Sleep Health | Sleep Review
Exercise is often positively associated with a good night’s sleep. But when done at certain times of the day or just before bedtime, it can also alter our sleep. And yet, despite years of study, we still don’t know much about how the two are connected.
A new meta-analysis by Concordia researchers published in the journal Sleep Medicine Reviews evaluated data from 15 published studies to see how a single session of vigorous exercise affected young and medium-sized healthy adults in the hours leading up to bedtime affects.
And while no two bodies are alike, the researchers found that the combination of factors worked together to improve or modulate the effects of exercise on sleep.
“When we reviewed the literature on this work, we found that there were a lot of mixed results,” said Melodee Mograss, PhD, a cognitive neuropsychologist and researcher at PERFORM Sleep Lab, in a press release. “Some depended on the training time, others on the fitness level of the study participants or even on the type of exercise.”
Timing is (almost) everything
Emmanuel Frimpong, postdoctoral fellow at Sleep, Cognition and Neuroimaging Lab and lead author of the study, says their main goal is to assess whether high-intensity exercise affects sleep afterwards and what factors might affect that sleep.
The researchers combined data from the 15 studies and performed a statistical analysis that included variables such as when to exercise – early evening or late evening – and the hours between stopping exercise and bedtime – less than two hours, about two hours and two to four hours.
Further variables were the fitness level of the participants (sedentary or physically active), the threshold intensity and the duration of the exercises. They also analyzed how certain sports affected sleep.
“Overall, our analysis showed that there were sleep benefits when training ended two hours before bed, including encouraging falling asleep and staying longer,” says Frimpong.
“On the other hand, sleep was negatively affected if training ended less than two hours before bedtime. It took longer for the participants to fall asleep and the duration of sleep was shortened. “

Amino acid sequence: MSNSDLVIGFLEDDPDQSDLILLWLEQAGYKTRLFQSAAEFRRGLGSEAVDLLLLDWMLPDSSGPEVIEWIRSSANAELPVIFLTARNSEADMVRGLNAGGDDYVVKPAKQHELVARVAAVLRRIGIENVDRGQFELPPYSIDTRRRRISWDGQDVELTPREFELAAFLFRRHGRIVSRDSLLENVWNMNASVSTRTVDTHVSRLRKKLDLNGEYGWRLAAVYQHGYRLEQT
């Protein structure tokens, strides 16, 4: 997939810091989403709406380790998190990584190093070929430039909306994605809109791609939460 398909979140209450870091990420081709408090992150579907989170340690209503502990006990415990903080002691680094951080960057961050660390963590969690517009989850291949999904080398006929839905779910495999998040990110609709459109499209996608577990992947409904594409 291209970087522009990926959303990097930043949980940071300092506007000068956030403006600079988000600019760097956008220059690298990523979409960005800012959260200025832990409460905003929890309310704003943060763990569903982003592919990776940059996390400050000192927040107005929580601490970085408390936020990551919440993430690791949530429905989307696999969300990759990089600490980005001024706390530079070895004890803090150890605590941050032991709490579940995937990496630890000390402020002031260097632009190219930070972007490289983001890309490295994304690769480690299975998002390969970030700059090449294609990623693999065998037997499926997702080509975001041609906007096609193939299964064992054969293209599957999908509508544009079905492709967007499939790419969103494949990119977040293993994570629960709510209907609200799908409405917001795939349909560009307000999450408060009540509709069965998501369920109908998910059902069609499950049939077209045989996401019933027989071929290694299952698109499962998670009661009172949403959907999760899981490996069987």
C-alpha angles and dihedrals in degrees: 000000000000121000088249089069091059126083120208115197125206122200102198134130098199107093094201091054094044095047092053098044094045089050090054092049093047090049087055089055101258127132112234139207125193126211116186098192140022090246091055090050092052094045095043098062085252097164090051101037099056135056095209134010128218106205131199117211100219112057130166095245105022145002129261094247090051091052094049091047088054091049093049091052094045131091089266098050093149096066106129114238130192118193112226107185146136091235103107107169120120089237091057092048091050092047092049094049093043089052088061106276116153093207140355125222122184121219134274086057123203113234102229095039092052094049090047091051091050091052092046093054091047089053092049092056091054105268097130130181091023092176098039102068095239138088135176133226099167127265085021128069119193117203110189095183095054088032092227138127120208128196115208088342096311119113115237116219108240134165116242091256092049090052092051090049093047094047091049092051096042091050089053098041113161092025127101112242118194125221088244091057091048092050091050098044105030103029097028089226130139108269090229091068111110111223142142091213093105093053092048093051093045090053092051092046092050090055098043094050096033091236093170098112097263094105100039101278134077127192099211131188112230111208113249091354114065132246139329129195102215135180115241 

The further analysis provided the following results:
- High-intensity exercise in the early evening promoted falling asleep and improved sleep time, especially when performed by sedentary people.
- High-intensity exercise done between 30 and 60 minutes also improved onset and duration.
- It was found that cycling exercises benefited participants the most in terms of onset and deep sleep.
- However, regardless of the point in time, high-intensity training contributed to a slight decrease in the REM sleep phase (rapid eye movement phase), the sleep phase that is often associated with dream experiences. Studies suggest that reducing REM sleep can negatively impact cognitive tasks when the information is complex and emotionally stimulating, but not when the information is simple or neutral.
Various effects for early risers and night owls
“Based on our review, healthy young and mid-adult adults with no history of sleep disorders should be given evening exercises in the early evening whenever possible,” says Frimpong.
“The individual should also adhere to a uniform training plan, as training at different times of the evening can lead to sleep disorders. Individuals should also consider whether they are morning or evening people. High-intensity exercise in the late evening can cause insomnia in morning people.
“And last but not least, sleep hygiene strategies should also be implemented, such as showering between stopping exercising and going to bed and avoiding heavy meals or drinking a lot of water before bed.”
Master’s student Tehila Zvionow and Thien Thanh Dang-Vu, Professor at the Department of Psychology and the Concordia University Research Chair in Sleep, Neuroimaging and Cognitive Health, also contributed to the work.
Photo above: “Our analysis showed that there were sleep benefits when training ended two hours before bed, including encouraging falling asleep and sleeping longer,” say Emmanuel Frimpong (left) and Melodee Mograss. Photo credit: University of Concordia